by Jason Wilde
It was Sunday morning, and I was at the ‘Super’ buying the last few groceries for our nice family lunch - a chicken breast, some sweet peppers, an onion, and some bananas for a snack. I set my haul onto the end of the counter where the cashier was ringing up the man in front of me. In front of him was a six-pack of beer and a liter of liquor that he requested from the well-stocked shelf behind the cashier.
“Cuatro mil ochocientos” (4800 colones), the cashier rambled out. The man handed a red 5 mil (5,000 colones) bill, got his change of two 100 colones coins, and then walked out to mount his waiting motorcycle at the curb.
“Cuatro mil ochocientos sesenta” (4870 colones), the cashier states after weighing my produce and finishing the sale.
Incredible, I thought, that the man just bought his day’s supply of alcohol for cheaper than a few ingredients for a single meal.
This comparison is a pretty good preface for the rest of my Sunday.
Walking back to our house, I could see Miguel* visiting with our neighbor missionaries. He tends to show up intoxicated on Sunday mornings, usually crying that he is failing God and asking for food. We usually offer coffee and a bowl of whatever food we may have in the refrigerator or crock pot.
This morning, I sat with him for a while on our porch while he asked if God will forgive him, and he expressed a desire to play our ukulele (he loves to play Phil’s guitar).
When it was time for our family’s lunch, I was asked if I could bring another family that we were visiting with back to their house. I agreed, but before I could leave, Miguel asked if he could get a ride too. I reluctantly agreed because I didn’t really know where he lived and I have a hard time understanding him when he is in such a state. When I returned from the first drop-off, another man who was visiting with the missionaries also asked for a ride home with Miguel. When we got to this man’s house, both he and Miguel jumped out of the van, and then I saw Miguel take a drink of the man’s homemade brew from a plastic bottle in his back pocket. Miguel jumped back in the car, and we drove to the other side of town (only a couple of minutes, really). When we got to Miguel’s house, he was noticeably more intoxicated than when we started. He refused to leave the van, crying that he wanted to visit his ‘rancho’, and that he was all alone at his house. After several minutes trying to convince him, his son and another man eventually were able to coax him out, crying.
Feeling emotionally drained as I drove back to our house, I couldn’t help but notice the bar at that end of town already opening up for the day. We like to say that we live in a one-road town, marked at both ends by ‘bars’, referring to the two largest businesses in town that are no doubt doing well each weekend. Consumption of alcohol and alcoholism is a real chain around the people we serve. It offers a reprieve from the hard life that most men serve six days a week earning only about $15-20 a day in the best case. And as illustrated this morning at the ‘Super’, it is quite literally as affordable to live on alcohol as on food due to the high cost of groceries. We live in a town where an alcoholic or even casual drinker is constantly enticed and bombarded by their vice and there are very few barriers preventing them from partaking. So, they work all week, then stop by the bar or the ‘Super’ for some alcohol, and then drink away their earnings, leaving them with nothing left to help families or even buy food for the next week. In a way, there is a structure of sin that keeps many working men in constant alternative states of poverty and intoxication.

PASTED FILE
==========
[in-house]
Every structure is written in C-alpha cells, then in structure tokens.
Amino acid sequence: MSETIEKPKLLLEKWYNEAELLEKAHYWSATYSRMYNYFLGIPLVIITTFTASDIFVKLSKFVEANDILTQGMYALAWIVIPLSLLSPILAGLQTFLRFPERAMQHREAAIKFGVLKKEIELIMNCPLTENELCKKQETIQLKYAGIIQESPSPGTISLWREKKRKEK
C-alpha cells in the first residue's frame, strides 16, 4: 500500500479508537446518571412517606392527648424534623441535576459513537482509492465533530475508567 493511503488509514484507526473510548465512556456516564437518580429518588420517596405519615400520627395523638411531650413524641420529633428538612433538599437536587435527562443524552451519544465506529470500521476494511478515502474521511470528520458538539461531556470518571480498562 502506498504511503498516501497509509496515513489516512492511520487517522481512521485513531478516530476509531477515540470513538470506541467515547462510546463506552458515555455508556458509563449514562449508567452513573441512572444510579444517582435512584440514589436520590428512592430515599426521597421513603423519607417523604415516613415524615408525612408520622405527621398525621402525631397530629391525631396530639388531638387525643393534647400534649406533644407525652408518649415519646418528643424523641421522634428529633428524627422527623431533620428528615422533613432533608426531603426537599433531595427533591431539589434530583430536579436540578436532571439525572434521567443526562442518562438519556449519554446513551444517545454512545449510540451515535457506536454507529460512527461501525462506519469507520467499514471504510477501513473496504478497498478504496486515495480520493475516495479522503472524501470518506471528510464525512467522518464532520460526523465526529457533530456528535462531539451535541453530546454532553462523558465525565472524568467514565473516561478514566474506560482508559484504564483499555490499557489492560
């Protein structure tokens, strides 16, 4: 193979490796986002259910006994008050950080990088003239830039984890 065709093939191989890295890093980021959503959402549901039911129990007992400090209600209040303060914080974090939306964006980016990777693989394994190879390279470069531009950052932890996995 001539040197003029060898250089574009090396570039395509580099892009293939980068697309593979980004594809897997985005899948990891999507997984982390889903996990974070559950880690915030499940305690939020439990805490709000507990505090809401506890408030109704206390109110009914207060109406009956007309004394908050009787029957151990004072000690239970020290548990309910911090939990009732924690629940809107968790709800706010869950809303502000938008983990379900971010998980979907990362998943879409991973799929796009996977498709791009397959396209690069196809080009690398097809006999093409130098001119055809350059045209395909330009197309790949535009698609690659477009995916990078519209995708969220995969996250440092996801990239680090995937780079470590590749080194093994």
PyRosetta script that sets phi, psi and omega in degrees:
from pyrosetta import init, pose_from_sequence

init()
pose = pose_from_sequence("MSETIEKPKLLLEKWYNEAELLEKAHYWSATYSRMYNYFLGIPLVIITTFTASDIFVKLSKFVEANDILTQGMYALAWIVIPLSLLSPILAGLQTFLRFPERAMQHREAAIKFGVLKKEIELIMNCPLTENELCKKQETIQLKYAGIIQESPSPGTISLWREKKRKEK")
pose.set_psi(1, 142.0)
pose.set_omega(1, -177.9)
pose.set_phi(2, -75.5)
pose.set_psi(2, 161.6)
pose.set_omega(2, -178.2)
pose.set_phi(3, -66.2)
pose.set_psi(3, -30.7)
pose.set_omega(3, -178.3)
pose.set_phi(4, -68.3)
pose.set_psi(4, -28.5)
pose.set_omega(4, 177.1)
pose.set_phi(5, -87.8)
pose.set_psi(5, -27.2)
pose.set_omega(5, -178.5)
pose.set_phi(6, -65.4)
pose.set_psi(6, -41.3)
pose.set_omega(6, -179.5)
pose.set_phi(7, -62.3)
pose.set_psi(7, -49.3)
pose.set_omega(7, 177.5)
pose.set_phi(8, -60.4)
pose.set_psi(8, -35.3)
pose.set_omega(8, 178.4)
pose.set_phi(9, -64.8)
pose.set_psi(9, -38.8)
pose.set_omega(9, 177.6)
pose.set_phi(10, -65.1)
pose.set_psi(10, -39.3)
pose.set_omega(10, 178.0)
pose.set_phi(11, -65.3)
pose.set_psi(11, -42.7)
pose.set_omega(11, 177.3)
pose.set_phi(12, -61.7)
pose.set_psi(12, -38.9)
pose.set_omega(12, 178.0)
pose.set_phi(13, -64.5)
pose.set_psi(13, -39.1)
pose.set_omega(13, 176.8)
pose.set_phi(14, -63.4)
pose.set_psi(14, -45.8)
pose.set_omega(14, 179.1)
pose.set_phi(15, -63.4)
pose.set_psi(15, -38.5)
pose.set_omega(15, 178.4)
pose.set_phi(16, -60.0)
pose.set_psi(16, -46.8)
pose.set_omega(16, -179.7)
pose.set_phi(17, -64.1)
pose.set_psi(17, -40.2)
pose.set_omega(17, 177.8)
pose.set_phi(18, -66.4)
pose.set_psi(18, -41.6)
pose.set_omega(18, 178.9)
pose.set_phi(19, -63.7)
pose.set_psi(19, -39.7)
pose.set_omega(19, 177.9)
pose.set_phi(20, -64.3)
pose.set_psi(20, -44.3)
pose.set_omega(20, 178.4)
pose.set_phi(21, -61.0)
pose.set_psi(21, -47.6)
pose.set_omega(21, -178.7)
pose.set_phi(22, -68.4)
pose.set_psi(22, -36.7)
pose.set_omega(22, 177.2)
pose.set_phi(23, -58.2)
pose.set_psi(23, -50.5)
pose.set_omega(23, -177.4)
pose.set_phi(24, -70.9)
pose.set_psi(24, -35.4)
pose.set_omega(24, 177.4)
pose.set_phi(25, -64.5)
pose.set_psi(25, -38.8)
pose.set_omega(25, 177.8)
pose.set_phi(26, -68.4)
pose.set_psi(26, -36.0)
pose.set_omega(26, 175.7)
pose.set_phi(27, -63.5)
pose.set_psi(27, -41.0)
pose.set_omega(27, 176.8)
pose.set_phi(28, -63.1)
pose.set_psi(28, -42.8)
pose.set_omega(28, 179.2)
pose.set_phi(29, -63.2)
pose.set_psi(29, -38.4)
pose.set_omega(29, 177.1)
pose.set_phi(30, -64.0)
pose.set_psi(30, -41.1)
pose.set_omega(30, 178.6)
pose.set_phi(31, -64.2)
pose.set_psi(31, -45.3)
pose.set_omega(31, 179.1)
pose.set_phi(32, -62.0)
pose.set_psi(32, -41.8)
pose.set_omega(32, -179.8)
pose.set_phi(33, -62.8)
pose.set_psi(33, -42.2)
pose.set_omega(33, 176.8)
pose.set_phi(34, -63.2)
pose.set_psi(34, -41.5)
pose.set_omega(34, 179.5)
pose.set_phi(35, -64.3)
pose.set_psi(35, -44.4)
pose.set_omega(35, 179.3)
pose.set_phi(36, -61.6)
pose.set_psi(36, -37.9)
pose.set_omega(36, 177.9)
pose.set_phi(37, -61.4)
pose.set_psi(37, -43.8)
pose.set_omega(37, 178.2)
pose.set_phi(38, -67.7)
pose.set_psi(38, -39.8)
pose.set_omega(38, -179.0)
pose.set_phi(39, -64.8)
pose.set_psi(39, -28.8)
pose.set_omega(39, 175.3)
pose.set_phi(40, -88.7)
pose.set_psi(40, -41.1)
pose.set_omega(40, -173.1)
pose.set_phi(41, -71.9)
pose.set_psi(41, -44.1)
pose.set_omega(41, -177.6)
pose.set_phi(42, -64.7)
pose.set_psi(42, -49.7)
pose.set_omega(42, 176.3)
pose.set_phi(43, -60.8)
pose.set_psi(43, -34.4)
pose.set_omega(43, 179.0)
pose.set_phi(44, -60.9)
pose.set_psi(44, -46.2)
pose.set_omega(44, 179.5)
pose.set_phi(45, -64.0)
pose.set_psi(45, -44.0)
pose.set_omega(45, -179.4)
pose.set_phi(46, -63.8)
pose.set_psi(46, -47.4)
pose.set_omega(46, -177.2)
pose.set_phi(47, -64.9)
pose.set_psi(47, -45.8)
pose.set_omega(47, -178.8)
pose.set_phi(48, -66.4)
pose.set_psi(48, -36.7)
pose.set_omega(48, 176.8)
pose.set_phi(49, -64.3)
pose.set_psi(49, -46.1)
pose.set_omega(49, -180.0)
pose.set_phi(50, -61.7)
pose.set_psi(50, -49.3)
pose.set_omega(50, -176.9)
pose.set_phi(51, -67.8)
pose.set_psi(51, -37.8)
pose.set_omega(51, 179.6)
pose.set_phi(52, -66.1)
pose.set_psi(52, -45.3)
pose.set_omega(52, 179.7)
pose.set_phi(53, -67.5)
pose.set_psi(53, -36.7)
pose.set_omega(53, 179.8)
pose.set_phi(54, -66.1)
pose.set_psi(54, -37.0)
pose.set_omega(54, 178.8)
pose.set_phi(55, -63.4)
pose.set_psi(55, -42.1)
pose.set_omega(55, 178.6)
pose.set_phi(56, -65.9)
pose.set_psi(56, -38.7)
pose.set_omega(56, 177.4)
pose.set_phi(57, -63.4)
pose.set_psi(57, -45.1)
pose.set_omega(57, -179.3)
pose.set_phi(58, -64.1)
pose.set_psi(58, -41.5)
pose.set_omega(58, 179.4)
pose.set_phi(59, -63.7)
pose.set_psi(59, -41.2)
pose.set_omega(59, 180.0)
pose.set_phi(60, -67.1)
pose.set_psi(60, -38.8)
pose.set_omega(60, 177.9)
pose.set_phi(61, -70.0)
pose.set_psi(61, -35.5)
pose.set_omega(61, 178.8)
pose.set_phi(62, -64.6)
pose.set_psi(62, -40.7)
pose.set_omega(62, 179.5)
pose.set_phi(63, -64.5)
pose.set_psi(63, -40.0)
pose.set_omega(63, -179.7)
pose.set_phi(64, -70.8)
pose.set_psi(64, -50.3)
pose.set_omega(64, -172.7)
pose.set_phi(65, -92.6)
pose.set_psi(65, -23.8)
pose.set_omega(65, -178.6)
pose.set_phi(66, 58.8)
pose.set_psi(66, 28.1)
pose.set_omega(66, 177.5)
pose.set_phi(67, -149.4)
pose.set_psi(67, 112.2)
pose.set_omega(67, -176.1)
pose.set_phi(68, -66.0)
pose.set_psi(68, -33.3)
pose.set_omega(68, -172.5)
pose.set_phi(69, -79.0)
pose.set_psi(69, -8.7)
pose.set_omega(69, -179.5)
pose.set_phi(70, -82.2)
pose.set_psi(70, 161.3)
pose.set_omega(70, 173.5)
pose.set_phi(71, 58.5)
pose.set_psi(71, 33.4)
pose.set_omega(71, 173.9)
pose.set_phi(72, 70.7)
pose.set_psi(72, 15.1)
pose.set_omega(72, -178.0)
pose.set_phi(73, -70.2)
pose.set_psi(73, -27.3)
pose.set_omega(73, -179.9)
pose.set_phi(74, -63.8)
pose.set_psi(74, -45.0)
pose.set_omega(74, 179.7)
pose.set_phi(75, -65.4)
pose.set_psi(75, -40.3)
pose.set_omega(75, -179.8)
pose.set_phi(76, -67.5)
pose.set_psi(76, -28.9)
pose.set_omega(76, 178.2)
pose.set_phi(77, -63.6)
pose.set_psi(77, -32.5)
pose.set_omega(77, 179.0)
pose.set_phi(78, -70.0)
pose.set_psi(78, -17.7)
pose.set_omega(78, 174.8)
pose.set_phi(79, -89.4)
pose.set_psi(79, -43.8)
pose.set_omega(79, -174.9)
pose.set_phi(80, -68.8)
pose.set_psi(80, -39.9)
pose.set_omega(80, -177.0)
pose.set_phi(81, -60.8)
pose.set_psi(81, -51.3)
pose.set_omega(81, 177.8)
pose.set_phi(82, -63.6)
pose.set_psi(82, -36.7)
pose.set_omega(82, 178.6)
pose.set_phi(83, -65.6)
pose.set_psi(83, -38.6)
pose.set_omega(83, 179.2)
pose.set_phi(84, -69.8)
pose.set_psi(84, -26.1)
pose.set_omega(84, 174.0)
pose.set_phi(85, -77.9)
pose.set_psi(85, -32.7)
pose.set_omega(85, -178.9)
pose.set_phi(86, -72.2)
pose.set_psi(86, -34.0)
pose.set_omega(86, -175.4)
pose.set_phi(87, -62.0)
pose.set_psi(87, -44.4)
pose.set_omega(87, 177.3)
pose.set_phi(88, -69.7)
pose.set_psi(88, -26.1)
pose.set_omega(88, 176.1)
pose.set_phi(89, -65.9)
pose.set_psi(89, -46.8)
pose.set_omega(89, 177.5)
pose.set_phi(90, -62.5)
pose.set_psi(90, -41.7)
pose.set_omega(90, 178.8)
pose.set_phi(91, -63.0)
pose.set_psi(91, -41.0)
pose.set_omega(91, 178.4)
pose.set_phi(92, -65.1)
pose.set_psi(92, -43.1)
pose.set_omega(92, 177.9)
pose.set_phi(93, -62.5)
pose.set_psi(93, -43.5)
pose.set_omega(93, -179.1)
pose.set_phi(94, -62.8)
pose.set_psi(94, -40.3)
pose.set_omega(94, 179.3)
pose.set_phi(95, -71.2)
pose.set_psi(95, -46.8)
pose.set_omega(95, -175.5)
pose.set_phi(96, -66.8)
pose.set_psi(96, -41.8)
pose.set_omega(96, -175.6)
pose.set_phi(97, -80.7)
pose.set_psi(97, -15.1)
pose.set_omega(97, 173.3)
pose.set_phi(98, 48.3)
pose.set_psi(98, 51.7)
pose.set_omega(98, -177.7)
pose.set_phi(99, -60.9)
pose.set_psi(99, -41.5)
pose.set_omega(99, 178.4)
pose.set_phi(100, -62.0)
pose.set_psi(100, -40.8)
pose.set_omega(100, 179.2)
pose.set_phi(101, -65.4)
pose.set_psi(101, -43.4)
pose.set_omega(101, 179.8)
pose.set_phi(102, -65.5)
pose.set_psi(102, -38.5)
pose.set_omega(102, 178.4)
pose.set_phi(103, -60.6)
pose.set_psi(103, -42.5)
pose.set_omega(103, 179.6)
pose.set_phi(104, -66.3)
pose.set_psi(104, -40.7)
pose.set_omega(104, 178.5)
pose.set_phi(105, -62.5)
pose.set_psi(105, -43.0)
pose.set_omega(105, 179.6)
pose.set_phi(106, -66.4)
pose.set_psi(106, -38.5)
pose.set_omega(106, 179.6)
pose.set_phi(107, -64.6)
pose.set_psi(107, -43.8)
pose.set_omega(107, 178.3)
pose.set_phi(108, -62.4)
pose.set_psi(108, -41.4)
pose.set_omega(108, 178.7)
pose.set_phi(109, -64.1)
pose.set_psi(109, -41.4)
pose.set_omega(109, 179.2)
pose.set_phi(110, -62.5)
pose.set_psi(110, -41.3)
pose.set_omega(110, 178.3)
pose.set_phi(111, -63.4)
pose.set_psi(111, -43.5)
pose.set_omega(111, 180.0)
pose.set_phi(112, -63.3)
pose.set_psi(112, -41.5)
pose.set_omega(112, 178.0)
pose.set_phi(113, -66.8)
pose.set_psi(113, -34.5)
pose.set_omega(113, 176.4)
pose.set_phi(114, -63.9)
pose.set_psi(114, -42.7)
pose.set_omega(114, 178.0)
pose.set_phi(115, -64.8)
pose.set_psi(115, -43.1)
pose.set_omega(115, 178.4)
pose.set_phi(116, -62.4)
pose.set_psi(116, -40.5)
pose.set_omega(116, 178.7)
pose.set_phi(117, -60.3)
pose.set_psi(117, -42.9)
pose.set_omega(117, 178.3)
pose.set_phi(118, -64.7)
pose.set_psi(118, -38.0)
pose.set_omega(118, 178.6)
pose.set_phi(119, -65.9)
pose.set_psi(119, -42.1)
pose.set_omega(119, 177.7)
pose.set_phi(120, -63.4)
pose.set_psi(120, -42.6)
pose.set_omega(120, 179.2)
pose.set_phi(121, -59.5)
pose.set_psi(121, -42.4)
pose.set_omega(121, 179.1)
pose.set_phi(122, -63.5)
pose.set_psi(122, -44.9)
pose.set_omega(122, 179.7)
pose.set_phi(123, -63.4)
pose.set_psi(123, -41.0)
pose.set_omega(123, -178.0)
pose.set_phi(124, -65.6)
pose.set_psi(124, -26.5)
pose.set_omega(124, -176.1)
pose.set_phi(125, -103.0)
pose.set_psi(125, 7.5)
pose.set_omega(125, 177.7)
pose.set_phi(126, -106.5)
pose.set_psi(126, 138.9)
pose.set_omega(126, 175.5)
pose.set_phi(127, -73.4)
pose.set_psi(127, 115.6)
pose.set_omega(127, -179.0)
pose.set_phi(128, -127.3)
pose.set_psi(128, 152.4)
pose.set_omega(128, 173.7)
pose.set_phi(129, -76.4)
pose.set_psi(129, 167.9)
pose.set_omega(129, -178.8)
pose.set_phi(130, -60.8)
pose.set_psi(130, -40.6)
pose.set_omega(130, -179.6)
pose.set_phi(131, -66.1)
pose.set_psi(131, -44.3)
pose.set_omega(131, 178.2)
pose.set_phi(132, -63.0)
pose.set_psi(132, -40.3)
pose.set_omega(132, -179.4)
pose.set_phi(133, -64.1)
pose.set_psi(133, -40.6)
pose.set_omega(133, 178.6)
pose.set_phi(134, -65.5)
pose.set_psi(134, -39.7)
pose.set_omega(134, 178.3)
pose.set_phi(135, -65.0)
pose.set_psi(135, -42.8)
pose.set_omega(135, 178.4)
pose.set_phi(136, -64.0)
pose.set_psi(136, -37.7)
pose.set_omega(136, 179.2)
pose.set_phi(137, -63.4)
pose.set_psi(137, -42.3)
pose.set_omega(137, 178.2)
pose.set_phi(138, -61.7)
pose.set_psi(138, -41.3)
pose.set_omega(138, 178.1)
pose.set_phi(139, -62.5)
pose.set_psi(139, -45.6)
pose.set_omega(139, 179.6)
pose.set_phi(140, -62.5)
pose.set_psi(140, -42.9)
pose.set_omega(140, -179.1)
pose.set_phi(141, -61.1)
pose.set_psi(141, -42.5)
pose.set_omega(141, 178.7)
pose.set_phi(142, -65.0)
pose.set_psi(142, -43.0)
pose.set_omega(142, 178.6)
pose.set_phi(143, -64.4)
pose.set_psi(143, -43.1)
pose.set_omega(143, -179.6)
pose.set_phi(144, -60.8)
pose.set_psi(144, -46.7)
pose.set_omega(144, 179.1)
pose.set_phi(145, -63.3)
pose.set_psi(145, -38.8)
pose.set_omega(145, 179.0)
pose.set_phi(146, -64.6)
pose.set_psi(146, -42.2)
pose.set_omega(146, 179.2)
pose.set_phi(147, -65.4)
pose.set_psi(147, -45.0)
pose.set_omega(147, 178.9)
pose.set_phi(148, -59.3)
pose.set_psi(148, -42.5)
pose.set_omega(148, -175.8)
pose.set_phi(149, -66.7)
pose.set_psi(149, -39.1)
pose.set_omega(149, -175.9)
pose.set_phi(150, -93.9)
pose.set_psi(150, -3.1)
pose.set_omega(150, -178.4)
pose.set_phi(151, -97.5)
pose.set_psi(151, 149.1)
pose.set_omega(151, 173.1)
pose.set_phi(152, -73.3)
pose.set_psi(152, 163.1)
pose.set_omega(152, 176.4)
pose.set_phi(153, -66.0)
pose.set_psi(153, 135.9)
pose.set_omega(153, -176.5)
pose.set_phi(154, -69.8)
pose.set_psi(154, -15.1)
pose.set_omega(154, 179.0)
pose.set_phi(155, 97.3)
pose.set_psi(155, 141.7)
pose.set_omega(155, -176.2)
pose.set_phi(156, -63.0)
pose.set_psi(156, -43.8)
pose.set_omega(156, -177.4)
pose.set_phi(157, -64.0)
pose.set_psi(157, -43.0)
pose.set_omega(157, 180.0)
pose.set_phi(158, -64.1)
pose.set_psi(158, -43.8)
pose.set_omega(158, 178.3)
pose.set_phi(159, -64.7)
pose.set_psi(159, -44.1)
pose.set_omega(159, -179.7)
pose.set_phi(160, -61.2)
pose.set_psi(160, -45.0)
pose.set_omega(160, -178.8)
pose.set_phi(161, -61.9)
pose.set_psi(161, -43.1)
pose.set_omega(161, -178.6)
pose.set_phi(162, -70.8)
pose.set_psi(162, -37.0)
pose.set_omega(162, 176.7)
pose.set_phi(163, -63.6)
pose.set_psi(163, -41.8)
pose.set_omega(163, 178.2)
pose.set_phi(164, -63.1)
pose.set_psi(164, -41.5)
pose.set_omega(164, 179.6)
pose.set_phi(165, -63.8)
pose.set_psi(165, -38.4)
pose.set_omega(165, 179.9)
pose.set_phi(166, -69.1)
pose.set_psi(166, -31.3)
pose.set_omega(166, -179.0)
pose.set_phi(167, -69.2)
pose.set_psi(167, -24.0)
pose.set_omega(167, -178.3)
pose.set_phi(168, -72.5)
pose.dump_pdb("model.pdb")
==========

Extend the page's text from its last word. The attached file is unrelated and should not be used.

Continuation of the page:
Of course, this is hardly a problem only here in rural Costa Rica. Even in San Jose, the large tourist capital city, the same structures of sin are there, but they sometimes get drowned out by the glamour and wealthy and beautiful mountains. Or, a slightly more affluent life and the expectations that go behind such a life allow the same person to resist or fight the urge, either through formal programs such as AA or through social norms that require one to be sober to have friends, family, and a job. Even in the USA, the same structures exist, and in many cases it is considered glamorous to live such a life. Many movies in the past decades are set in a life of intoxication, and supporting such media would be supporting this structure of sin, as well as sins of omission by not urging for more restrictive policies against such a life.
This is how structures of sin works - they are ignored until they become so ingrained in a society that they self-perpetuate and even cause sins in those who don’t partake in the sin first-hand (e.g. through sins of omission) to the point that people don’t even think sin is occurring. I suspect that most people wouldn’t even consider drinking in such a way as a sin because it doesn’t affect anyone.
Until it does…
That afternoon, we were shuttling the kids to Casa de Jesus so we could prepare for our afternoon ministries - sacramental preparation classes for adults and our children’s ministry. I noticed a Jeep slowing down on the road, and as I waved, the driver began explaining that the boy in the back of his car was beat by his father and abandoned. The men found the 9- or 10-year old boy on the road, and he was crying, visibly upset. He had a backpack full of what I would guess are his belongings and was reasonably well dressed in a collared shirt. Through some encouragement and a helpful neighbor, we were able to get the boy out of the car and then I went with another missionary to inform the local frontera police. Unfortunately we don’t think there are very formal laws regarding such situations in the frontera, and the police really don’t care to do much other than keep the peace unless they find an illegal immigrant doing something that warrants deportation. It would be completely possible that they just drove him back to his home and dropped him off with a warning to the family.
Knowing very little about the boy’s situation, it is very hard to actually know what happened. But it would also be very reasonable to believe that the situation that occurred was not just an incident of anger, but instead involves some other social sin that keeps him from loving his son.